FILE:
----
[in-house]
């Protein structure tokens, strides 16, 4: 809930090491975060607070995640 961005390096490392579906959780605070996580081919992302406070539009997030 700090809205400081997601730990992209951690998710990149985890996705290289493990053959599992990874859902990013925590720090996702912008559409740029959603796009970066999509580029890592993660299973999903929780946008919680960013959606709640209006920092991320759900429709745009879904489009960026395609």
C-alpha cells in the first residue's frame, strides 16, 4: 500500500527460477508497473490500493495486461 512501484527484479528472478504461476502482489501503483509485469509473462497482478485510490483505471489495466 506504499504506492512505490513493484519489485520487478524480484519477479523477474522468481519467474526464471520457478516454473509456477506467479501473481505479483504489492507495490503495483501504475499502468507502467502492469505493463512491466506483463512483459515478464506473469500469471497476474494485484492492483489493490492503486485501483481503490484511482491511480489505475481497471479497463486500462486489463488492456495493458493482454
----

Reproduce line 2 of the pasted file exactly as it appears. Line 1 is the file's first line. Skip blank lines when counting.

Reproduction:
């Protein structure tokens, strides 16, 4: 809930090491975060607070995640 961005390096490392579906959780605070996580081919992302406070539009997030 700090809205400081997601730990992209951690998710990149985890996705290289493990053959599992990874859902990013925590720090996702912008559409740029959603796009970066999509580029890592993660299973999903929780946008919680960013959606709640209006920092991320759900429709745009879904489009960026395609």